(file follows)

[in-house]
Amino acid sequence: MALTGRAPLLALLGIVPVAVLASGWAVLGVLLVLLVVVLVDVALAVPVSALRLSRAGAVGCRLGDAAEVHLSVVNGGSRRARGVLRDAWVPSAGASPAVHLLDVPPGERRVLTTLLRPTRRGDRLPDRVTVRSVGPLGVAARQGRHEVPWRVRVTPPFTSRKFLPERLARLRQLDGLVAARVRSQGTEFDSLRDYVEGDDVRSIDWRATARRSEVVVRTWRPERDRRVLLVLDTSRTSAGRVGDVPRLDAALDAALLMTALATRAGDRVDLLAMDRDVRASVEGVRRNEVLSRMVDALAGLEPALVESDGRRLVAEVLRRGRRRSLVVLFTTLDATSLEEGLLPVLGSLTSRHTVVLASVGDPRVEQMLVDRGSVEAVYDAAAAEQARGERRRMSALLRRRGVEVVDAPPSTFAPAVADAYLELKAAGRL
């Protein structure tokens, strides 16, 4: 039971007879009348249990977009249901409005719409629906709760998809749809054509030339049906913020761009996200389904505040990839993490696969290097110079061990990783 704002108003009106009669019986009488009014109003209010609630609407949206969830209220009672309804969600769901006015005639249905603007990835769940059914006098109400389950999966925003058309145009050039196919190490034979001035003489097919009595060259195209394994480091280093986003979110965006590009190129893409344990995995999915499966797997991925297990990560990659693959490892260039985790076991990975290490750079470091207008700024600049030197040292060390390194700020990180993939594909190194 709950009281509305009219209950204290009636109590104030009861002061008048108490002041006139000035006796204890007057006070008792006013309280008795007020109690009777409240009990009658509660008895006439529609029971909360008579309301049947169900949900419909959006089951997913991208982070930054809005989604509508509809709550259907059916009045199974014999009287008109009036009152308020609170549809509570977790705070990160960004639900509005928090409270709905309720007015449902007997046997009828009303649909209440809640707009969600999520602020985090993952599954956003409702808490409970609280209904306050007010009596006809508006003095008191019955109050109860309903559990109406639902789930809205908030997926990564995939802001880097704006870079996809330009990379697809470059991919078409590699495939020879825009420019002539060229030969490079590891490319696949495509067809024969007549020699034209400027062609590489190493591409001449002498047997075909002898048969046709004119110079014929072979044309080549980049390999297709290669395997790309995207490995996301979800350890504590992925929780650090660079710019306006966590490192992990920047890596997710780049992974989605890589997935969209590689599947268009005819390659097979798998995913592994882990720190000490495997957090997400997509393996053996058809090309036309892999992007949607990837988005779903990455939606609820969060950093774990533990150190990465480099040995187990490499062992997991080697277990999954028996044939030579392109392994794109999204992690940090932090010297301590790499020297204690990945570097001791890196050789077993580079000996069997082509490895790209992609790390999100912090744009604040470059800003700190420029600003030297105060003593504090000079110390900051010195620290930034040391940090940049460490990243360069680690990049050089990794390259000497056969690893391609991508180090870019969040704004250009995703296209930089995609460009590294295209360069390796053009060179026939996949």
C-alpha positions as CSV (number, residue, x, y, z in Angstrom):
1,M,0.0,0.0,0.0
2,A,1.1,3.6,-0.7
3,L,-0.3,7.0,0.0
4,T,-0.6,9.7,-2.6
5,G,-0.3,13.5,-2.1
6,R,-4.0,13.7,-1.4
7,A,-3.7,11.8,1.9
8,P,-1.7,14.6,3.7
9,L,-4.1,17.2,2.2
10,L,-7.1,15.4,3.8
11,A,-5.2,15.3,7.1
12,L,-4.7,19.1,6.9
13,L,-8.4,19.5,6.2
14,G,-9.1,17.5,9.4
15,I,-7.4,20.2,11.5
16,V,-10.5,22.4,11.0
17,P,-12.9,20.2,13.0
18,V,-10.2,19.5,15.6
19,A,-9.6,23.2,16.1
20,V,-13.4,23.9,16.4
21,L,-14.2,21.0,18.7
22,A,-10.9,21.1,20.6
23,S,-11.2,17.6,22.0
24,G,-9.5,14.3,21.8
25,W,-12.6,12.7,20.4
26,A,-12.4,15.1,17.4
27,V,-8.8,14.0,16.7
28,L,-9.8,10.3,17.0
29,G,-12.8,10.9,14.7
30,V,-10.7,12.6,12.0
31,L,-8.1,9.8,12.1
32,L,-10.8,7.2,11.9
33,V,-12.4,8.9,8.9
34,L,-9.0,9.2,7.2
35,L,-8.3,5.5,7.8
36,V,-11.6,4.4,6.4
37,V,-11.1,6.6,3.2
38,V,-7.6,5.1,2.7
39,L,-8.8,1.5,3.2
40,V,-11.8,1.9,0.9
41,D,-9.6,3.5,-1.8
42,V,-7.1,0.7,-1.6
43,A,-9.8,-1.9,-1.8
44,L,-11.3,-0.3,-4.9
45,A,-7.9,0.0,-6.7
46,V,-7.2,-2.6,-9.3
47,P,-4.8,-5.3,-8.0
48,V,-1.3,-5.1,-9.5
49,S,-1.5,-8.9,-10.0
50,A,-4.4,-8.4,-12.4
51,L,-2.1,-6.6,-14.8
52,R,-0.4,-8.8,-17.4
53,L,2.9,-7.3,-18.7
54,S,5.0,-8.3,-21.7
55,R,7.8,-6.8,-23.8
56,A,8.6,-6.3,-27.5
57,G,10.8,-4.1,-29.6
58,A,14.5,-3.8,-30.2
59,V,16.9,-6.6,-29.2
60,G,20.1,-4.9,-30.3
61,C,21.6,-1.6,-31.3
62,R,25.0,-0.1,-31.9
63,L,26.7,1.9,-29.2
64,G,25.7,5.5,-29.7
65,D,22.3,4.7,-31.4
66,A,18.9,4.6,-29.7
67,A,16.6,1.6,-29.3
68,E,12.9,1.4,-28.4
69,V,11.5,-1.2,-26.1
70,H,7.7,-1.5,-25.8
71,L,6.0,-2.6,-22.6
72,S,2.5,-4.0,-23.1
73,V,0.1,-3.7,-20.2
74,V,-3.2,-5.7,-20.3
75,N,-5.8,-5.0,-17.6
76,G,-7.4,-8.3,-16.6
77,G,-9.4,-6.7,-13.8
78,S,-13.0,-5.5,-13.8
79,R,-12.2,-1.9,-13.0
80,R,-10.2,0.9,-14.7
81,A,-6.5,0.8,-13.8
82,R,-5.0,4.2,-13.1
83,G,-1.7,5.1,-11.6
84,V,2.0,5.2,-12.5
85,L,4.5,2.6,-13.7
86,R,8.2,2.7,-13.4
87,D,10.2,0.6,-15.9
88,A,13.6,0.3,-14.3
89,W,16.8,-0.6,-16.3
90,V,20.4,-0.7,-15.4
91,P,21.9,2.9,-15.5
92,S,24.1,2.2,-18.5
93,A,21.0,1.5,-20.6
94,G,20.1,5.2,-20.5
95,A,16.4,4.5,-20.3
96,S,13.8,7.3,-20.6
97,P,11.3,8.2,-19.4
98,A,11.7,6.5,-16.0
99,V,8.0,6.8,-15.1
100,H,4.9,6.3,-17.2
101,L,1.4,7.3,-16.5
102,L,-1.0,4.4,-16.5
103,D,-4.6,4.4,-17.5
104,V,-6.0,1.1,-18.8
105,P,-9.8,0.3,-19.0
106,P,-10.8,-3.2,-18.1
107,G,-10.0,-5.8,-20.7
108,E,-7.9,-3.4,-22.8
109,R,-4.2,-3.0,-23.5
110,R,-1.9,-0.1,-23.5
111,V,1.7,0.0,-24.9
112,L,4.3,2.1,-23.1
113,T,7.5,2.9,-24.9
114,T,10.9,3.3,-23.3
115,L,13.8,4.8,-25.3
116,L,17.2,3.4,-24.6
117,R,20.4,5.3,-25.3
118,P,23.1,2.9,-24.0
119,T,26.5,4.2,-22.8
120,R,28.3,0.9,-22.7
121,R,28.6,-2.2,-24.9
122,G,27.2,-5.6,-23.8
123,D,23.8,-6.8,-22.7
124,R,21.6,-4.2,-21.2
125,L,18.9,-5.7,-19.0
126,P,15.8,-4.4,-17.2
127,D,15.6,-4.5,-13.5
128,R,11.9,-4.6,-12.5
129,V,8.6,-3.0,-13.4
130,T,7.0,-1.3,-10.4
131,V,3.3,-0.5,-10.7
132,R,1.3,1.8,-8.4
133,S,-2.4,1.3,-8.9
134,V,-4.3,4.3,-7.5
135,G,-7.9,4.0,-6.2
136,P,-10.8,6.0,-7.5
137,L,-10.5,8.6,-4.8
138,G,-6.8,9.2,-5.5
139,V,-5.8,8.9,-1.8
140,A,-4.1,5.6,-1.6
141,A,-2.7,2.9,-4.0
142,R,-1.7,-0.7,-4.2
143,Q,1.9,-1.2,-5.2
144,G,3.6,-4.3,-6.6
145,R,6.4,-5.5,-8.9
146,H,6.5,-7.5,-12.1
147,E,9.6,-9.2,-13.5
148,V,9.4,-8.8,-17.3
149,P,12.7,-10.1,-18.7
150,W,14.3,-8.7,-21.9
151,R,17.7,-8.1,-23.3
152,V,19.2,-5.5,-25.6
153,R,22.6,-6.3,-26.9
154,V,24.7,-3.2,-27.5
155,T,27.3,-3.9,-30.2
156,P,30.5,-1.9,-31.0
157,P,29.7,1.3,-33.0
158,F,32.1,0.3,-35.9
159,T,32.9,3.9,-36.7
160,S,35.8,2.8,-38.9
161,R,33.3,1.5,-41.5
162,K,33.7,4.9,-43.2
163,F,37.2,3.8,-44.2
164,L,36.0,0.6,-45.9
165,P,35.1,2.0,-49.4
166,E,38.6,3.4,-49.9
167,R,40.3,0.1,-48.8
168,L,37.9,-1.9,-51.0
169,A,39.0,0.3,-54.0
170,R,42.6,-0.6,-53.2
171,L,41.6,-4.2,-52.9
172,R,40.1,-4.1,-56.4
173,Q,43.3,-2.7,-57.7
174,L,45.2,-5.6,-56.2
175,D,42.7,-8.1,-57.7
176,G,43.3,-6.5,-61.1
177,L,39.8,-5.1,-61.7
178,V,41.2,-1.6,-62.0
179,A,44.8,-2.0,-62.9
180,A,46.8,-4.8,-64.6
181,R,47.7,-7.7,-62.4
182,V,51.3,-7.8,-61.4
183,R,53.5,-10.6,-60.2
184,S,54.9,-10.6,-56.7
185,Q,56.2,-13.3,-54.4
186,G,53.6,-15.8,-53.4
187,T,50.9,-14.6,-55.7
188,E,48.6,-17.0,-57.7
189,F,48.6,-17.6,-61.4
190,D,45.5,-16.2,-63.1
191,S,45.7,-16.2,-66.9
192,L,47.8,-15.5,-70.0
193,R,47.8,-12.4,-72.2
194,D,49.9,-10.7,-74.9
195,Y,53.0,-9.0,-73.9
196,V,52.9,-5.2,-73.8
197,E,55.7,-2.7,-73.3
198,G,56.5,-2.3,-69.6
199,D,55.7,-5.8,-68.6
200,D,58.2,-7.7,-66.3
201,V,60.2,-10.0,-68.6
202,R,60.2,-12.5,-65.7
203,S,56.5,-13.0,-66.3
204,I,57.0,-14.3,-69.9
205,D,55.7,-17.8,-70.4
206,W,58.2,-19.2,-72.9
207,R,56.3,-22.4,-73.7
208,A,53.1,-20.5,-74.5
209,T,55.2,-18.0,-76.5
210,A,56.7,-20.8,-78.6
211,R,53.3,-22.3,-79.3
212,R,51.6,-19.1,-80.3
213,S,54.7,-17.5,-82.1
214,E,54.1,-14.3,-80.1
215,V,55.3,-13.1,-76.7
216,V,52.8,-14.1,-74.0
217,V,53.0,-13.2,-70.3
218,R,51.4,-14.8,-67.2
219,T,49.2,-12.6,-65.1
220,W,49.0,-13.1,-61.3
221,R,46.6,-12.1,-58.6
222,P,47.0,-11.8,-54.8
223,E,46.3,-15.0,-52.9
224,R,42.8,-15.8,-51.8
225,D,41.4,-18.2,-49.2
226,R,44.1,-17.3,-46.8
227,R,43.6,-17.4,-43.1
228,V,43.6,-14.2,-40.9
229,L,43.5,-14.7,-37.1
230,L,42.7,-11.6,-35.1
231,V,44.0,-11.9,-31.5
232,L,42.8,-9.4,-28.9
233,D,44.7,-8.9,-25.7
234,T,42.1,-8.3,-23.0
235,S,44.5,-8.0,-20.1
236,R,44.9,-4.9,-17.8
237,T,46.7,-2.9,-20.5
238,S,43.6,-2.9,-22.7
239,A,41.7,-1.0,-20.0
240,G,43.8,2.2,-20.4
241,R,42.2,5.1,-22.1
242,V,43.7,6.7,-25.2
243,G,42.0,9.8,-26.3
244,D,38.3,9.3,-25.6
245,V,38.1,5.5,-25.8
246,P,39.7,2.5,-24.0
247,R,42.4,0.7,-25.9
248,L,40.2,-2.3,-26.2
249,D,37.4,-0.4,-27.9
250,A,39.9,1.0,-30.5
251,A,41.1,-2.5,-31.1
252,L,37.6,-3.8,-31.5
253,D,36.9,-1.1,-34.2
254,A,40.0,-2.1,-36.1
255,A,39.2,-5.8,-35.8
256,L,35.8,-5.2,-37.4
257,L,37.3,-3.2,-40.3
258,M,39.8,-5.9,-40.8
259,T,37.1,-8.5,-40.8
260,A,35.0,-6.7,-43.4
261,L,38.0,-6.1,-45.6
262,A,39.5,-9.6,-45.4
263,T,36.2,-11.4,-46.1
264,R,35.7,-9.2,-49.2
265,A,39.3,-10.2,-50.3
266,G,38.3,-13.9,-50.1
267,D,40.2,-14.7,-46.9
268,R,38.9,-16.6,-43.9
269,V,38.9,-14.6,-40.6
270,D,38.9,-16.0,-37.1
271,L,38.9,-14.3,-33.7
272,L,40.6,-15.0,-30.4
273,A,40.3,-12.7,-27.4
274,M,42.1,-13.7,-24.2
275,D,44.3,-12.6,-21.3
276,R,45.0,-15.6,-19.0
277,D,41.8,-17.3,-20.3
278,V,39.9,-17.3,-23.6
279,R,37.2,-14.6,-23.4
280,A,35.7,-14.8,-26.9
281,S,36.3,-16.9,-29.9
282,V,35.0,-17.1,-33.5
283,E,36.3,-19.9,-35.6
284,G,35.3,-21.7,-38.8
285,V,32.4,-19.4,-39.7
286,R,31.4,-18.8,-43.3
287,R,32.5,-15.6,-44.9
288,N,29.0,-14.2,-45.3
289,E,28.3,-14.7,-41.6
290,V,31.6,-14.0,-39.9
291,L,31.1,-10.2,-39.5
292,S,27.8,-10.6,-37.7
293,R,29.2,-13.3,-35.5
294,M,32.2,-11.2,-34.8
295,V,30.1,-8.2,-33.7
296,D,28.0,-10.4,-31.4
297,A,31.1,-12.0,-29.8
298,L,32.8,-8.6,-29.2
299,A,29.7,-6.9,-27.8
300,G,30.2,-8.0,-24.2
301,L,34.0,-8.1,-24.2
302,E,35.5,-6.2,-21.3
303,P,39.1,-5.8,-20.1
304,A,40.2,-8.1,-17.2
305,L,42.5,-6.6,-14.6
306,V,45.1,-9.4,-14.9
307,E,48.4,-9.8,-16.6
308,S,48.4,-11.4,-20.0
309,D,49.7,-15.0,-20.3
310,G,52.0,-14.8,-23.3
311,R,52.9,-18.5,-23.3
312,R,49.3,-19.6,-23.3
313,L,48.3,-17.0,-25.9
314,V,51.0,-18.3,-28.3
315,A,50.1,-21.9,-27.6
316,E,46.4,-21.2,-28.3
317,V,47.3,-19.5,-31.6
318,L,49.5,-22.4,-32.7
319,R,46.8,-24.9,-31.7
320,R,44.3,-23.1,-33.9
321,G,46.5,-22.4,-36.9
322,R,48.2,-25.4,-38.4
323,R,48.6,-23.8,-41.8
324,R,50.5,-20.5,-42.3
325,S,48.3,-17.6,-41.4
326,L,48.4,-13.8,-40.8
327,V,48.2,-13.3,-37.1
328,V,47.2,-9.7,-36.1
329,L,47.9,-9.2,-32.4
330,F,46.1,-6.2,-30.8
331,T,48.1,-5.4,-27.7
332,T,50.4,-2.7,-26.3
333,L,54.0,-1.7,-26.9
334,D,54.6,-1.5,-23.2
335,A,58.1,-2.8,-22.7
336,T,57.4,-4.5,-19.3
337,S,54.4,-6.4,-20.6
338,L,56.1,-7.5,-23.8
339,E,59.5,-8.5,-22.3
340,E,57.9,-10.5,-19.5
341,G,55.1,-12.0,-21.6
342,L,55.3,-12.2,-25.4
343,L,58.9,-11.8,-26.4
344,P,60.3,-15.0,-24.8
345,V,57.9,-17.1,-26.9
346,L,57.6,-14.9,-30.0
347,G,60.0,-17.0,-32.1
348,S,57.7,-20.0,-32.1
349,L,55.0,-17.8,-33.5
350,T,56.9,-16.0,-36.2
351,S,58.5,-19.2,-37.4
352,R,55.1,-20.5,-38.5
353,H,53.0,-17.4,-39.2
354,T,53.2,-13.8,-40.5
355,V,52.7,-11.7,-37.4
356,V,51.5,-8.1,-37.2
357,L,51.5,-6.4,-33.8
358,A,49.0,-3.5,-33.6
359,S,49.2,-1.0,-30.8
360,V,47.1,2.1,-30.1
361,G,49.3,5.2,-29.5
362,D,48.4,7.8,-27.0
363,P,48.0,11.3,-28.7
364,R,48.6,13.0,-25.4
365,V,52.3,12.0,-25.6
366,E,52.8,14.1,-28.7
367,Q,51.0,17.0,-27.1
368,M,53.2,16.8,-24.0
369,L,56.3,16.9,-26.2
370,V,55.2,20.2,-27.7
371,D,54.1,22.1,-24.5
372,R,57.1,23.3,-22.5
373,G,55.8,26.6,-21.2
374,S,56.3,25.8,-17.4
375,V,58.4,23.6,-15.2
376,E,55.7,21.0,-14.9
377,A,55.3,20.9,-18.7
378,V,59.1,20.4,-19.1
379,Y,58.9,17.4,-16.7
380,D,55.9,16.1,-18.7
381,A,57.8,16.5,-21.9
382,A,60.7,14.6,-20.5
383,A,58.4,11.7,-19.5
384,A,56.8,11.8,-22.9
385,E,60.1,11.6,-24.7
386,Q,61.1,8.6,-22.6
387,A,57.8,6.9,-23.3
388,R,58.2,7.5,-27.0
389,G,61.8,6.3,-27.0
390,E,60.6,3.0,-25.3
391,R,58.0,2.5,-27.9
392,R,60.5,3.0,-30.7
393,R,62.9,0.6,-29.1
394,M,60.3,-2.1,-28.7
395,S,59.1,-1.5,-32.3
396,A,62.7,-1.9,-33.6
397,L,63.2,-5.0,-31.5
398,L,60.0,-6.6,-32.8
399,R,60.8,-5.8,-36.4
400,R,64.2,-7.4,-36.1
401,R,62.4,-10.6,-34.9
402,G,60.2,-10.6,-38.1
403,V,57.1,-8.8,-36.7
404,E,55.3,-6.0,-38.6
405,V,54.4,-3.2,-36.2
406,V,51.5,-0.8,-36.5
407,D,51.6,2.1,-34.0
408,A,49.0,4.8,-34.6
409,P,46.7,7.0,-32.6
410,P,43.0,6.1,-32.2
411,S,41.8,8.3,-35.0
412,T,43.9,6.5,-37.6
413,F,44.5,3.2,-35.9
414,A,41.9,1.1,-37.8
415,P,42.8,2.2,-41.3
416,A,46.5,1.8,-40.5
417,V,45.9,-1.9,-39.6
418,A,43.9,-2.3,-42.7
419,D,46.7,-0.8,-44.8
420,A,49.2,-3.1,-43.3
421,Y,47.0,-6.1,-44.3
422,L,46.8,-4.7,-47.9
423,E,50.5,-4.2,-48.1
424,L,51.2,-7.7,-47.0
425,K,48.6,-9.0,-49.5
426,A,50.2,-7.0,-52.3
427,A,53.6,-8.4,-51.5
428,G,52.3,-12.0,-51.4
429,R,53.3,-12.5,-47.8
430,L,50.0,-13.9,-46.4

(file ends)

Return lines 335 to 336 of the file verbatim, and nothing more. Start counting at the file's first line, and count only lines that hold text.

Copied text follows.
331,T,48.1,-5.4,-27.7
332,T,50.4,-2.7,-26.3